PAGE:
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Editorial Issue 1 – Tudei kei na Kaukawa

Resistance and Power

by Peter Sipeli
20 April 2022


Take these recycled prayers

Take them in your trembling hands, and push them back into the temple of your mouth

Grind these brittle verses against your teeth, and feel their sharp claws press against your sacred tongue

These are not for us; these prayers are not tethered to this place

Its clawed fist shifts in cyclonic turmoil that never finds the shape of sleep

Spit it out in the sands, and let the ceaseless tides take it into the blue

Drag it across knifed coral edge, stretched wide between waves

Send it back to shore with melodies sung in a wordless new song

Take off those uniforms

Unshirt your coated frame

Unlace those boots, unhook your medallions and place your awards and steel books at the teeth of the river

Bring yourself here

Your brown as true as your mothers’ promise and your stride proud as your fathers’ backs that bent the winds

Those hands

The same hands planted the first seeds

The same bodies that journeyed a thousand pathways across liquid landscapes and earth pregnant with the promise of harvests

Of sons and daughters

Fluent in the language of the birds and the trees

With the ocean in us, waves crashing against our bellies

Our blood inked with stories of us and in us

And our gods etched on our fingernails and in the kiss of our smiles

Bring yourself here

an excerpt of the poem ‘The Sleeping Ancestors’, from a three-part anthology I wrote for my dad after his passing some years ago.


These are stories of community, power, culture, healing and, centrally, about resistance. These stories though they may come from diverse and different places across the world are rooted in the place we here in the Pacific islands know and are fighting for and against. Fighting to find ourselves again, to remember.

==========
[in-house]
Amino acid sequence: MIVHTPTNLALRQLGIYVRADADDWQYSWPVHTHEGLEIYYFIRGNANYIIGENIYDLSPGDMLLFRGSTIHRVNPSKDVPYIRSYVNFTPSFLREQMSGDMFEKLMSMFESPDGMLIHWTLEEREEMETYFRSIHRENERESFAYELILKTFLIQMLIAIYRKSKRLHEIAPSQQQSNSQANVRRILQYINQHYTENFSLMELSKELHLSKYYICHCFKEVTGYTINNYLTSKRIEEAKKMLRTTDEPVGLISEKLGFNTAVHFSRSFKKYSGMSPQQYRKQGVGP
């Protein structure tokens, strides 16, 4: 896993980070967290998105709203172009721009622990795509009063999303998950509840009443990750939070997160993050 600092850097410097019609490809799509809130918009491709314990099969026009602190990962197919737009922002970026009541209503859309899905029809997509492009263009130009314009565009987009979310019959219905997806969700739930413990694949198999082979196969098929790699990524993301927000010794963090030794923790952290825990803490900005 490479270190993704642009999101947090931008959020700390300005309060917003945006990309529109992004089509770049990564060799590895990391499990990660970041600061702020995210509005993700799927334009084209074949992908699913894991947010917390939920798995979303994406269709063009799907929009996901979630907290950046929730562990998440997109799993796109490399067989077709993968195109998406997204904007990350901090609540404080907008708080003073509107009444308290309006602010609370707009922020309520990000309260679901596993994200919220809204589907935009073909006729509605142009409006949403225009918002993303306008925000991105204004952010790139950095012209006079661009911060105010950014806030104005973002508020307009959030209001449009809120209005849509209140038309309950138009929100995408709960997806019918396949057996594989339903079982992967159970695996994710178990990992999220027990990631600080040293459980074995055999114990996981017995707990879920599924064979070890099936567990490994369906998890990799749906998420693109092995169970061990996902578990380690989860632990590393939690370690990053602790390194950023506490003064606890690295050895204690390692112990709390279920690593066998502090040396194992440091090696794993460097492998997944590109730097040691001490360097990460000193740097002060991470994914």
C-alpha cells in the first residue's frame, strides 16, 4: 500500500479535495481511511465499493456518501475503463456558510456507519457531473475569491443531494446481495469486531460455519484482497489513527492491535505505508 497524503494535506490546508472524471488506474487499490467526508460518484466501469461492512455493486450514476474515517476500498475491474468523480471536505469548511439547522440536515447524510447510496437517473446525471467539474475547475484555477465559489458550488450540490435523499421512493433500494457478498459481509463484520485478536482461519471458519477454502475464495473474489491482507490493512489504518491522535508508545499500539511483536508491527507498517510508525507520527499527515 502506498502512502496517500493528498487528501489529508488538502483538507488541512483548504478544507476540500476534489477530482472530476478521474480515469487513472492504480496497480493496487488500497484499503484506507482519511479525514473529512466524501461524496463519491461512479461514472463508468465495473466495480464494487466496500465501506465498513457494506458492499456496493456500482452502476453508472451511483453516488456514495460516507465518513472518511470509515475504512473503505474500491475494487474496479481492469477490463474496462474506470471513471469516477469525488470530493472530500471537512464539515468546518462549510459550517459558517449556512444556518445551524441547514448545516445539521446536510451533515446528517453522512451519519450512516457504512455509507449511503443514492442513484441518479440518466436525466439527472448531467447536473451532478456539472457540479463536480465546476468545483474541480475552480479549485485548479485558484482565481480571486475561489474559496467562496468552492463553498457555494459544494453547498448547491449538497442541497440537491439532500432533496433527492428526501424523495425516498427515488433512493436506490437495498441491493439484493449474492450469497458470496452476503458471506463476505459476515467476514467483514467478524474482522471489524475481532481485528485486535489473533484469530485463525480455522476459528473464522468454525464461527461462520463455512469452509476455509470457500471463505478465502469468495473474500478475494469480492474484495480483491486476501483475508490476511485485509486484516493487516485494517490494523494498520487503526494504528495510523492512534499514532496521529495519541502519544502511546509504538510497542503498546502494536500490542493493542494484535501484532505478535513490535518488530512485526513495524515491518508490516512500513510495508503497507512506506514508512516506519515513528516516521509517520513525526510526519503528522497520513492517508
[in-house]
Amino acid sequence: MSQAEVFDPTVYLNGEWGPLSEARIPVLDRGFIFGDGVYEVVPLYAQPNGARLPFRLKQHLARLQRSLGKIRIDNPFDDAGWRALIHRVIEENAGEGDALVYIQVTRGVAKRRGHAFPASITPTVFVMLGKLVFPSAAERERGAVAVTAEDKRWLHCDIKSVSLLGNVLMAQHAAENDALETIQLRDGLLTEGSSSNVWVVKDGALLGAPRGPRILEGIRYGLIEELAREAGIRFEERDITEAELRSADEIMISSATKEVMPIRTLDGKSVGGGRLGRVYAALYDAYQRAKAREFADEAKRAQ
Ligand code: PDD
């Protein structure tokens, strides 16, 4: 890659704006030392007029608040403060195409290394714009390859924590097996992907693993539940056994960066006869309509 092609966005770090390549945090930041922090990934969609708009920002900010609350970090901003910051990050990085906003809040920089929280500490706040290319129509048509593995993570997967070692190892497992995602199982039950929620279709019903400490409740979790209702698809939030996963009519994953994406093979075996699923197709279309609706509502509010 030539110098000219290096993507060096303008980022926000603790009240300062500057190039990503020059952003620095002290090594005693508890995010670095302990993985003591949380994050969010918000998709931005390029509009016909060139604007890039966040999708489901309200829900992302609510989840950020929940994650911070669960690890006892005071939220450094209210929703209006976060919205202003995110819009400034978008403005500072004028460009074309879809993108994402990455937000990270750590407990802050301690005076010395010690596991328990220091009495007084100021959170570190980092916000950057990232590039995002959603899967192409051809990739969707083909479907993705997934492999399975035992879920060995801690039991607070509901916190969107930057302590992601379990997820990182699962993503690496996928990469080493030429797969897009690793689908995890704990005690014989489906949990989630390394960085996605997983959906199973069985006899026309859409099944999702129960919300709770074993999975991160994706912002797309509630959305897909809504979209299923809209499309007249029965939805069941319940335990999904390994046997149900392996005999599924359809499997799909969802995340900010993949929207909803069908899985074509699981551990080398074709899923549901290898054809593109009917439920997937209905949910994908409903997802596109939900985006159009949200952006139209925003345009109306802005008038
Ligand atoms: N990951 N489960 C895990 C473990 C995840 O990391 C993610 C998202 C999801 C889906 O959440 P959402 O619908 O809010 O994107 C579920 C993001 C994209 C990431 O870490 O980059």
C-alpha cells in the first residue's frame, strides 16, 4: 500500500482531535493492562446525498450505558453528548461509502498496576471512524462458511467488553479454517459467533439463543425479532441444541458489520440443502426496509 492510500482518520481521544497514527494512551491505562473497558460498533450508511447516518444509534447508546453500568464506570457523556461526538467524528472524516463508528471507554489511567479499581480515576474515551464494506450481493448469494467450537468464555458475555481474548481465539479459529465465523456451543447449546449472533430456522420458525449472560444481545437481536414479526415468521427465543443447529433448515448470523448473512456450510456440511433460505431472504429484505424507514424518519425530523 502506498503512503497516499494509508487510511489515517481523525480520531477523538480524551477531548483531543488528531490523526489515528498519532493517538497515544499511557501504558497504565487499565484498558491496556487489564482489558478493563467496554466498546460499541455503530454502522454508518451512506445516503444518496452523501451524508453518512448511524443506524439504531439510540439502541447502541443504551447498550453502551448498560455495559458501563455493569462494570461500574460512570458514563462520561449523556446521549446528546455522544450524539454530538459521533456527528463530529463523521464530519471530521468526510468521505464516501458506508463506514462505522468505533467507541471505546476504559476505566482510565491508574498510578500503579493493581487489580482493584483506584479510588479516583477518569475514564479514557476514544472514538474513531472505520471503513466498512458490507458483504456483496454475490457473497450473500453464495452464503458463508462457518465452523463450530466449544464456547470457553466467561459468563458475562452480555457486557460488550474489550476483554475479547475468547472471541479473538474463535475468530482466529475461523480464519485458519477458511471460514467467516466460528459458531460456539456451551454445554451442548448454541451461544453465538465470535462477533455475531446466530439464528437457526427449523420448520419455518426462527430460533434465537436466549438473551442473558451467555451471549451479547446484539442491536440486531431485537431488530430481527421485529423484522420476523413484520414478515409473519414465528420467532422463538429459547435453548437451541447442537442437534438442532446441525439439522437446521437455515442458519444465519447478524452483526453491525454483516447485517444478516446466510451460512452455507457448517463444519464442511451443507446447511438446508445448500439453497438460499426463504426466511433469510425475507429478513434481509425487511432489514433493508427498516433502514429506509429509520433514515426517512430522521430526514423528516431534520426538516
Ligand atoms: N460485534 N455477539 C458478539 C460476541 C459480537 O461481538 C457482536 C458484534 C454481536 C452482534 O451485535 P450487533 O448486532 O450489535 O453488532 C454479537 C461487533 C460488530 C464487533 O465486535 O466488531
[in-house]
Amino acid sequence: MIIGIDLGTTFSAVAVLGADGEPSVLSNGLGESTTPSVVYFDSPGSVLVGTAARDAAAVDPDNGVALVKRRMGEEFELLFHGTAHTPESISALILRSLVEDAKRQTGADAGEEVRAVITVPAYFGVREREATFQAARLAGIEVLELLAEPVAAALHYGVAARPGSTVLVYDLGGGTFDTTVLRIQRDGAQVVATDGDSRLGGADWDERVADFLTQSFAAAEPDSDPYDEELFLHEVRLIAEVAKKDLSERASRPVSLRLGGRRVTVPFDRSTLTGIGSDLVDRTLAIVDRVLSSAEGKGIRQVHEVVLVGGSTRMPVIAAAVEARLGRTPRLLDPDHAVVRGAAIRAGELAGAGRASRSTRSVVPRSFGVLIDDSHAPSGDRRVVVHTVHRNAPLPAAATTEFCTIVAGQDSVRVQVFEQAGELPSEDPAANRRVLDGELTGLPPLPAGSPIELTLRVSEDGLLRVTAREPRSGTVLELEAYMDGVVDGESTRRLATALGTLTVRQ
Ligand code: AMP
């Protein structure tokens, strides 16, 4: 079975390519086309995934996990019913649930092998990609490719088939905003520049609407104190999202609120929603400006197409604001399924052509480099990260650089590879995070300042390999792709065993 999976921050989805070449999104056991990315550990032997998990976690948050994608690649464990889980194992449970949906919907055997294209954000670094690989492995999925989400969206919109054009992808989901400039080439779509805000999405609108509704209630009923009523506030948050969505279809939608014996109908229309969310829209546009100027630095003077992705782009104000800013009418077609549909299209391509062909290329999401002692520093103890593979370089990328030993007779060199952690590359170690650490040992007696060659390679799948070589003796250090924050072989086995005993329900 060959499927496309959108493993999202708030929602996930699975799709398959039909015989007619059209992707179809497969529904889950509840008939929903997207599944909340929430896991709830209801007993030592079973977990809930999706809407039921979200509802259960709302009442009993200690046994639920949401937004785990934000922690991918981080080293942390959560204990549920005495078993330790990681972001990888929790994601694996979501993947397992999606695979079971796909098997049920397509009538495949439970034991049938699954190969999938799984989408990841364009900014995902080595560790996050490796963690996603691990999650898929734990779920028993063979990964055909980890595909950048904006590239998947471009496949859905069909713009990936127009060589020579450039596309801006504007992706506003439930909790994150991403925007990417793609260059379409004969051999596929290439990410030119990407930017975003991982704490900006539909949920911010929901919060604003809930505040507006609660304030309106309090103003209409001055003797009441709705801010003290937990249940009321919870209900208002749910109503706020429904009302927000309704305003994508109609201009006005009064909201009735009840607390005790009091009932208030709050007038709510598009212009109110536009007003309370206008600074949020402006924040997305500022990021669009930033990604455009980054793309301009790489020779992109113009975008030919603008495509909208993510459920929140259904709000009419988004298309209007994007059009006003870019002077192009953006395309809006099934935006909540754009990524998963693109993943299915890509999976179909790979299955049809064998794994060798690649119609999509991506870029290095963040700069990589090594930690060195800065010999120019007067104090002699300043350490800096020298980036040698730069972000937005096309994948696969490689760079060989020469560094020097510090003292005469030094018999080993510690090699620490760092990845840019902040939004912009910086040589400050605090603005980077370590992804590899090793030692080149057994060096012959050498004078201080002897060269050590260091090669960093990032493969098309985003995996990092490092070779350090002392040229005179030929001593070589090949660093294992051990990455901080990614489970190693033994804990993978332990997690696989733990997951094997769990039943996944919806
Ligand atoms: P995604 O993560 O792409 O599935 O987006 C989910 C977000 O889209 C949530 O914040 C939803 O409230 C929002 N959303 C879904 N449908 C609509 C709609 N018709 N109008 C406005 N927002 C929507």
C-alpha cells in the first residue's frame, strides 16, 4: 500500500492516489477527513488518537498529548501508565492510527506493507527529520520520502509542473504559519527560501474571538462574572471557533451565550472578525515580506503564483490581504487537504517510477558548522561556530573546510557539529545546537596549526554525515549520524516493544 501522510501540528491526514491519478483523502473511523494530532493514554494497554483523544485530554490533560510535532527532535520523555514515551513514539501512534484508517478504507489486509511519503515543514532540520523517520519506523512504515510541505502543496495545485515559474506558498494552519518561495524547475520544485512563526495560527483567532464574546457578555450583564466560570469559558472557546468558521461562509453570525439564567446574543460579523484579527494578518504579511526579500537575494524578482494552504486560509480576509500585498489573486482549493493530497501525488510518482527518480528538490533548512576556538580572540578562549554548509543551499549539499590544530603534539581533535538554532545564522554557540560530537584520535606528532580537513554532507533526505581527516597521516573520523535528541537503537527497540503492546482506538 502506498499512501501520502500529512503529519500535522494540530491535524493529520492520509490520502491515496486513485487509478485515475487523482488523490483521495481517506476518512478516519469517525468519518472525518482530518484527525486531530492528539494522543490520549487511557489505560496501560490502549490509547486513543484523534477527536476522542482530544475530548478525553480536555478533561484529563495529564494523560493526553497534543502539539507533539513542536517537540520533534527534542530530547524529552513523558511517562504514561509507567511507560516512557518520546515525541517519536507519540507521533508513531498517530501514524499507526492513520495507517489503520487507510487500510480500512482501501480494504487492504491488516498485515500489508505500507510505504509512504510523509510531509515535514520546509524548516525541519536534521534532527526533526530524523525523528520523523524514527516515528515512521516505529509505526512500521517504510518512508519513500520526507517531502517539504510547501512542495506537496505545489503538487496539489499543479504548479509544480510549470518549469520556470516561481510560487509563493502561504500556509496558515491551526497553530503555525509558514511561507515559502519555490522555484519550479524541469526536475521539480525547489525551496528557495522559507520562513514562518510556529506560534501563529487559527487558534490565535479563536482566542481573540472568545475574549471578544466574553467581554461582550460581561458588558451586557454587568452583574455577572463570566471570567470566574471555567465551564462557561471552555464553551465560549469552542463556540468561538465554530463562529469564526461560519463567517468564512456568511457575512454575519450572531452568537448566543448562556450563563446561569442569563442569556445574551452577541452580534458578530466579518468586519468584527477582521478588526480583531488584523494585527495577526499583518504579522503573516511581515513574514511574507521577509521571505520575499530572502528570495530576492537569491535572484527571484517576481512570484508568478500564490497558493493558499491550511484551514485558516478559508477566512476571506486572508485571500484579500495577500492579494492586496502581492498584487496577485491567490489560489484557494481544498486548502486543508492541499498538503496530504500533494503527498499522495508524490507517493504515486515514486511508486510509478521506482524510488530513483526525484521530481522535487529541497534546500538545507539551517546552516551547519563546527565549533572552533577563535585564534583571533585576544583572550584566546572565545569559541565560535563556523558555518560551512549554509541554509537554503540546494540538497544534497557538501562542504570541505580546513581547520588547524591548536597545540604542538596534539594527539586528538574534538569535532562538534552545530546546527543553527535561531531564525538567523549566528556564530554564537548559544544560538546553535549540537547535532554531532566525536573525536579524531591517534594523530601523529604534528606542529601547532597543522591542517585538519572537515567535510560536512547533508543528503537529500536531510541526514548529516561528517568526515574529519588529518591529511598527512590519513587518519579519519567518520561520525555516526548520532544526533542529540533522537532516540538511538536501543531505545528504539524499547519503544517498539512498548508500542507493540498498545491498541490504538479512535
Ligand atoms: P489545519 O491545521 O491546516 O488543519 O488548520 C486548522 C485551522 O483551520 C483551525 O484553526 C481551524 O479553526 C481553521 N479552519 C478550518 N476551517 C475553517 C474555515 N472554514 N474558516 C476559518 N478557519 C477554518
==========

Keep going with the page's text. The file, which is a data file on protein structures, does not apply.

Amidst the new world language of universal digital uniformity and the old but present colonial narratives that shape the frames we live in, these stories tell of a kind of soft resistance, wars won in small fights. They are about memory and power, the kinds of resistance buried in our tongues and sitting waiting to be born as sentences in our hands.

Working as an editor on this edition makes one wonder how does one edit poetry if poetry is a kind of emotional language? How do you edit text that might be translated from a first language? I must work in the deep story frame of each of these different texts; I must find the vein that they’re communicating and work to elevate work; in the end my work here was really around structure, ensuring I added value to the work presented.

Such a pleasure; these poems and stories are still with me and may live in my head for a time …

About the Author

Peter Sipeli

Peter Sipeli has more than two decades of expertise in using and managing advocacy through artistic expression. He is an Arts Manager and supporter of the Spokenword arts movement in Fiji. Peter founded The Poetry Shop, Fiji six years ago and facilitates regular poetry events in Suva and poetry circle discussions with new and emerging […]